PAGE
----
Blessed Are Those


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Micah 6:1-8

1 Corinthians 1:18-31

Matthew 5:1-12

Psalm 15


Micah delivers a powerful condemnation of God’s people—of us.  O my people, what have I done that makes you turn away from me? TLB

Micah has God’s people responding, Could I give my firstborn to pay for my crimes,
the fruit of my body for the sin of my soul?

No, he has told you what he wants, and this is all it is: to be fair, just, merciful, and to walk humbly with your GodTLB

Jesus echoes those words as recorded in Matthew. But before we get into them, please reread the first two verses. Now when Jesus saw the crowds, he went up on a mountainside and sat down. His disciples came to him, and he began to teach themNIV One day as the crowds were gathering, he went up the hillside with his disciples and sat down and taught them thereTLB

It is easy to see the word crowds and assume that Jesus taught the masses. Yet, the text is clear that Jesus went away from the crowds and spoke to his disciples. But he did it in such a way that the crowds could hear every word. Why?

Jesus completed the task of calling twelve followers (even though Matthew only mentioned four) and he now wants those twelve to know they are special. But he also wants everyone else to know it as well. In effect, he is saying to the twelve, “You were once just one of the mass, now you are my men. I have chosen you to be humble in spirit, to know sorrow and provide comfort, to give up the things of the world for the things of God, to do good, to show mercy, to remain pure, to work for peace, and to be willing to take on my suffering.”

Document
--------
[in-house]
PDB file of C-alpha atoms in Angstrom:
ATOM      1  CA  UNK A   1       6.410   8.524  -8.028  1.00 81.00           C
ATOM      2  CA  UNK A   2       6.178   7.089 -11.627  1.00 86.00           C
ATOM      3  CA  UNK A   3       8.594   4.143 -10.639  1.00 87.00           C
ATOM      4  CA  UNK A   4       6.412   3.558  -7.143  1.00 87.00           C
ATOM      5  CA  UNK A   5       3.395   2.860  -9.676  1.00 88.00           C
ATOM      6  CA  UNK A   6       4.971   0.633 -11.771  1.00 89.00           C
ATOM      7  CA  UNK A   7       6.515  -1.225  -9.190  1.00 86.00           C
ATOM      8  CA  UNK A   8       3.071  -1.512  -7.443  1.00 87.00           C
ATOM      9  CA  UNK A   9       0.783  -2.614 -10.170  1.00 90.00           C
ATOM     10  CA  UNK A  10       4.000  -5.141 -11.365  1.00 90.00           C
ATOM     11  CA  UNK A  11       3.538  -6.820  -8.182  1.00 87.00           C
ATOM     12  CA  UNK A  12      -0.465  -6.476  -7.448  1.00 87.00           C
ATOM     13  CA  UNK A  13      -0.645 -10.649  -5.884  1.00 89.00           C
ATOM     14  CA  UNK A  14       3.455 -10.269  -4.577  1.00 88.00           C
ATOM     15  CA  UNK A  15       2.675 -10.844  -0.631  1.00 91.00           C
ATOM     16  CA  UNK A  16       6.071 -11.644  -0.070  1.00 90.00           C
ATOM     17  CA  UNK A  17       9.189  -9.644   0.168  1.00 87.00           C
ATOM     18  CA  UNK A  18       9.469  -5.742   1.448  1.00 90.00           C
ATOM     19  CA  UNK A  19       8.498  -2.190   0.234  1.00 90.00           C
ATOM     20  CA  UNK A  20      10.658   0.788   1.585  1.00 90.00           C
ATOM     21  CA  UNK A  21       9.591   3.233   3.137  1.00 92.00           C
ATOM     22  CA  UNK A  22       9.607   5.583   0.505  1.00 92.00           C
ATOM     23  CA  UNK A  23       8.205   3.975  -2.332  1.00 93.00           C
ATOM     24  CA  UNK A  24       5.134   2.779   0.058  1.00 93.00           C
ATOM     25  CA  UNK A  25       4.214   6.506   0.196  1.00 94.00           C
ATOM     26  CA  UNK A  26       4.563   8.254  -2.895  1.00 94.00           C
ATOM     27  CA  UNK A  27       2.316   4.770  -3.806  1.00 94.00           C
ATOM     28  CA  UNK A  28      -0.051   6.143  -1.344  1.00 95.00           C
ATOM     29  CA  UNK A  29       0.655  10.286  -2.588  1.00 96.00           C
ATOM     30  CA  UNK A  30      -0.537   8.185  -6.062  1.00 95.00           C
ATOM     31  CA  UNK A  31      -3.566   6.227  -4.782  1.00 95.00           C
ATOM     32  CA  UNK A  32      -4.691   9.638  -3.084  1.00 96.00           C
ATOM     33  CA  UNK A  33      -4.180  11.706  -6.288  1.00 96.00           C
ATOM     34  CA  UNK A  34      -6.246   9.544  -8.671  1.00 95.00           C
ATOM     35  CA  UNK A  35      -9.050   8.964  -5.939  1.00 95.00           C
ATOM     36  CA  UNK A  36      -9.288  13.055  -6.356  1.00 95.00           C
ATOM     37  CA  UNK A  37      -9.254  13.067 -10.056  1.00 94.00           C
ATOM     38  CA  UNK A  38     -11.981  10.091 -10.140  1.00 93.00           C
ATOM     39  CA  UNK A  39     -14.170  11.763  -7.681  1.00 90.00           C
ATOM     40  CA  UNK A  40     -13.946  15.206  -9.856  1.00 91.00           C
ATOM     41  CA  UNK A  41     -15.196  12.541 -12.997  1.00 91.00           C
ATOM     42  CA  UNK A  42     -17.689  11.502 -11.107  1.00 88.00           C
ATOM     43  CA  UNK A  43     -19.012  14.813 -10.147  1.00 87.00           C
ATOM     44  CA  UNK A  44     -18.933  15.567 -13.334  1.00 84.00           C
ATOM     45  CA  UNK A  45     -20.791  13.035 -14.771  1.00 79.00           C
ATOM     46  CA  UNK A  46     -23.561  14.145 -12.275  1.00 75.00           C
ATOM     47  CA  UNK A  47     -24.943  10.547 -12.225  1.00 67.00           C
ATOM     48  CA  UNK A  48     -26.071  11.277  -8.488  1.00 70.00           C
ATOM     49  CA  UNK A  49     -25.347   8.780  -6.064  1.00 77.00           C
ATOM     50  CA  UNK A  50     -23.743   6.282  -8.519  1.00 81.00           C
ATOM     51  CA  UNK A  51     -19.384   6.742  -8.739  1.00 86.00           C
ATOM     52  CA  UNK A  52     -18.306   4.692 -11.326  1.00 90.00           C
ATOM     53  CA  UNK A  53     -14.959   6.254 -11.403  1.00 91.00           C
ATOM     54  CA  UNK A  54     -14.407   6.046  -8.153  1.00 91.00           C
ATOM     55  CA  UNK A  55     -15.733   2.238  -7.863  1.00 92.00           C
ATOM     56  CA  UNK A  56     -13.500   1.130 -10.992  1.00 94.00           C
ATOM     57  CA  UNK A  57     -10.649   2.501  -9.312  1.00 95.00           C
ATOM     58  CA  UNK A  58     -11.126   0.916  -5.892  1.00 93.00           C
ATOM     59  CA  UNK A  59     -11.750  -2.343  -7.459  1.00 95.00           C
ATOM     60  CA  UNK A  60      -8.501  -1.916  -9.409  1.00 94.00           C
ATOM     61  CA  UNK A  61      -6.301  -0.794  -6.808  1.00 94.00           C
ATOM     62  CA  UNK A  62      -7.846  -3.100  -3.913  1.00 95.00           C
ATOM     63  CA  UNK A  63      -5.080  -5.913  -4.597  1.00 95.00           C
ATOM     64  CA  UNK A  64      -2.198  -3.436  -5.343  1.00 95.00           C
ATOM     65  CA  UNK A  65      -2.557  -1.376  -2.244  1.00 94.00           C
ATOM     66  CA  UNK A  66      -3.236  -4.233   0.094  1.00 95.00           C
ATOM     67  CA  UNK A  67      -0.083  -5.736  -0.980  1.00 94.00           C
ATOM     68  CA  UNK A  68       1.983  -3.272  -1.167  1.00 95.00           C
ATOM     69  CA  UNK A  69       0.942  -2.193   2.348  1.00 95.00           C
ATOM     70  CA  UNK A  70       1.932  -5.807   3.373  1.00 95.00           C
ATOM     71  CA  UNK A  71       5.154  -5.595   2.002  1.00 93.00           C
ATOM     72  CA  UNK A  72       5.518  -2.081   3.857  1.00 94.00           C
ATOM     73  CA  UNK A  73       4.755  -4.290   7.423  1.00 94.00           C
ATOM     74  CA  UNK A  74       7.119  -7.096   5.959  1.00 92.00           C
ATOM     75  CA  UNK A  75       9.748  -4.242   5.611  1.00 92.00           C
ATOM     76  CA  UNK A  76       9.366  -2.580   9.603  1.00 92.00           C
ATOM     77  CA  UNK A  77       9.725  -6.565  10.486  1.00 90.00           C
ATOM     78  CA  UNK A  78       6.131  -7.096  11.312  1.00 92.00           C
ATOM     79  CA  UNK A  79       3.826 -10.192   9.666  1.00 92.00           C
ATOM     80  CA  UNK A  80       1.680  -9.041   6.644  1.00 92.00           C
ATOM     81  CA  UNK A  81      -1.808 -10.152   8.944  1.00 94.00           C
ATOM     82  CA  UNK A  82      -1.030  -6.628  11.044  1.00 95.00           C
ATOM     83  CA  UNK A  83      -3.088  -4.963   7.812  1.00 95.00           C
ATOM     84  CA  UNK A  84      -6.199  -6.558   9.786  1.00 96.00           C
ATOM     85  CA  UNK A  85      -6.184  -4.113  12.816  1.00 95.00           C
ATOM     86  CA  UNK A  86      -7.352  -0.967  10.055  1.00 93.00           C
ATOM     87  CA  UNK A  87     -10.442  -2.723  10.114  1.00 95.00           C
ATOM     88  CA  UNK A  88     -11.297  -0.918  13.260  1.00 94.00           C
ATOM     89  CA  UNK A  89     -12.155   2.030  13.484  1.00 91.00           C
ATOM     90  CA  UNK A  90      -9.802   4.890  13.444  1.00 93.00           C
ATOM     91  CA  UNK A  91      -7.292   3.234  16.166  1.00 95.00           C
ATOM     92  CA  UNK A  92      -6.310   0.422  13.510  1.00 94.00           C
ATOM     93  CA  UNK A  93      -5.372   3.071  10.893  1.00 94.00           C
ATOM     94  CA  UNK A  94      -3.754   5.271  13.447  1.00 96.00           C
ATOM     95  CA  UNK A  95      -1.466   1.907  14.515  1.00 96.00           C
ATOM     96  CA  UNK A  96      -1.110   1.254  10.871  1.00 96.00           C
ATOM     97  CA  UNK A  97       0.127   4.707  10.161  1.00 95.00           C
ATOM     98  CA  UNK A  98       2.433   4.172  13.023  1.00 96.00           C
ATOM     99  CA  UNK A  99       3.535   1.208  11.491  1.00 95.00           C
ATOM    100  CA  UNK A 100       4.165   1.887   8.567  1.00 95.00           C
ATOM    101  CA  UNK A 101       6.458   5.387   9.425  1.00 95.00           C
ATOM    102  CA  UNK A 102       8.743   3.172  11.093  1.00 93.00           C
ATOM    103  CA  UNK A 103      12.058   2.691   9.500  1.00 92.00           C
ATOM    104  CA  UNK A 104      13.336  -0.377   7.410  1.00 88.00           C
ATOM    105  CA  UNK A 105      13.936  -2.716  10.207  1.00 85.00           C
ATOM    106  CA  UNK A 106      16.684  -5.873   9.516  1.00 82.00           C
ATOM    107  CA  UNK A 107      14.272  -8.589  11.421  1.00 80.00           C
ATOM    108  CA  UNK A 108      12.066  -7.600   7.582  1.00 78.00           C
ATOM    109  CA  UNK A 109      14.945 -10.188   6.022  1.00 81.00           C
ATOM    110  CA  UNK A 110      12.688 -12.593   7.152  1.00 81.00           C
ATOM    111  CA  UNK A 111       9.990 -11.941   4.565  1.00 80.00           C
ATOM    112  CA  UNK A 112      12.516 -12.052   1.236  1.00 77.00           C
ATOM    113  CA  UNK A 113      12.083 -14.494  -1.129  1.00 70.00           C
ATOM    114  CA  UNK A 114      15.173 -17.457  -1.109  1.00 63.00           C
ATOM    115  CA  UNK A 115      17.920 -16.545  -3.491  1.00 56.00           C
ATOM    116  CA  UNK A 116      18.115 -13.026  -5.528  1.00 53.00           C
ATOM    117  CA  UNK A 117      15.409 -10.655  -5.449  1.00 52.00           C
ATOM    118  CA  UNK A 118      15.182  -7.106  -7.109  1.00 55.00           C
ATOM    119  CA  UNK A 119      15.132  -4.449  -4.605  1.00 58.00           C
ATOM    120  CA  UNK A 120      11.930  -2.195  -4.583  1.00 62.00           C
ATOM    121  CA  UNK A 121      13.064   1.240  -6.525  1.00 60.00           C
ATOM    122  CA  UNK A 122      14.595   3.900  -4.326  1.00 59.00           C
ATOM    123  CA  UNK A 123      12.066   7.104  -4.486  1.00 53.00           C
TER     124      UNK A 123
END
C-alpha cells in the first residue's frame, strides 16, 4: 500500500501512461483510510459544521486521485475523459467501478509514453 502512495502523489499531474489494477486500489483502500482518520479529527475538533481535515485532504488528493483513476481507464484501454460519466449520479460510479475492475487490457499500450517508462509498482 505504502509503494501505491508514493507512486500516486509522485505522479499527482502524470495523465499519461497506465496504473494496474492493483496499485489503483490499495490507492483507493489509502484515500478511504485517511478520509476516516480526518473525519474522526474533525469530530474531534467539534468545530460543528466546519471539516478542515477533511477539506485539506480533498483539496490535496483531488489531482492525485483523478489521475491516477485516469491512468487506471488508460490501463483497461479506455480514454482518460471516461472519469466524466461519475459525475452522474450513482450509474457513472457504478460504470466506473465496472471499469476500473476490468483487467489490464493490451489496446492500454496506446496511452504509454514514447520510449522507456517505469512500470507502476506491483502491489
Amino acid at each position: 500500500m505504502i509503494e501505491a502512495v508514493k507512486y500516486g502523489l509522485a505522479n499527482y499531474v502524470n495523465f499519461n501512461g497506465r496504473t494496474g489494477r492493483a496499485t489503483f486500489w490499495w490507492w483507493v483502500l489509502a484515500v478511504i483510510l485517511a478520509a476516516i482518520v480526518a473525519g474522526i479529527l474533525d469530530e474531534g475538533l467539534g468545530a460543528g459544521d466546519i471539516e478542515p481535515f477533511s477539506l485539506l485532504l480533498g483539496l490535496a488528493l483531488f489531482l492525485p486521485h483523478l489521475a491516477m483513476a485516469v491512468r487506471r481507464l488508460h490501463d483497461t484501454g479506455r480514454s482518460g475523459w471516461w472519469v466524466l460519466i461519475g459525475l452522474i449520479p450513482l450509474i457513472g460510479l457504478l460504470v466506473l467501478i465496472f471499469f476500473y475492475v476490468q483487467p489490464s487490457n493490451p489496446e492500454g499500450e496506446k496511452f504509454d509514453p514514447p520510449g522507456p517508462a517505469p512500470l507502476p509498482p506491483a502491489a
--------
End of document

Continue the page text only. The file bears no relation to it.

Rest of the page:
He is also telling the crowd that these men are special. They are men of God, and you can count on them to do what I will teach them to do. You are the salt of the earth….

At this point, Jesus is still talking about the disciples but is making a gradual turn towards a sermon directed at the disciples and the crowds equally.  “Yes, these Twelve are the salt of the earth, but you soon will be as well.”


Be righteous and do good.

Mike Lawrence

Walking in Darkness

Isaiah 9:1-4

1 Corinthians 1:10-18

Matthew 4:12-23

Psalm 27:1, 5-13


Our modern American view of walking at night includes plenty of street lights, but if you are in a wilderness area the experience is different. With only the stars to guide us, seeing a tree before walking into it is just possible, unless it is a small tree. With a full moon, it is possible to tell the difference between a large rock and a shrub, most of the time.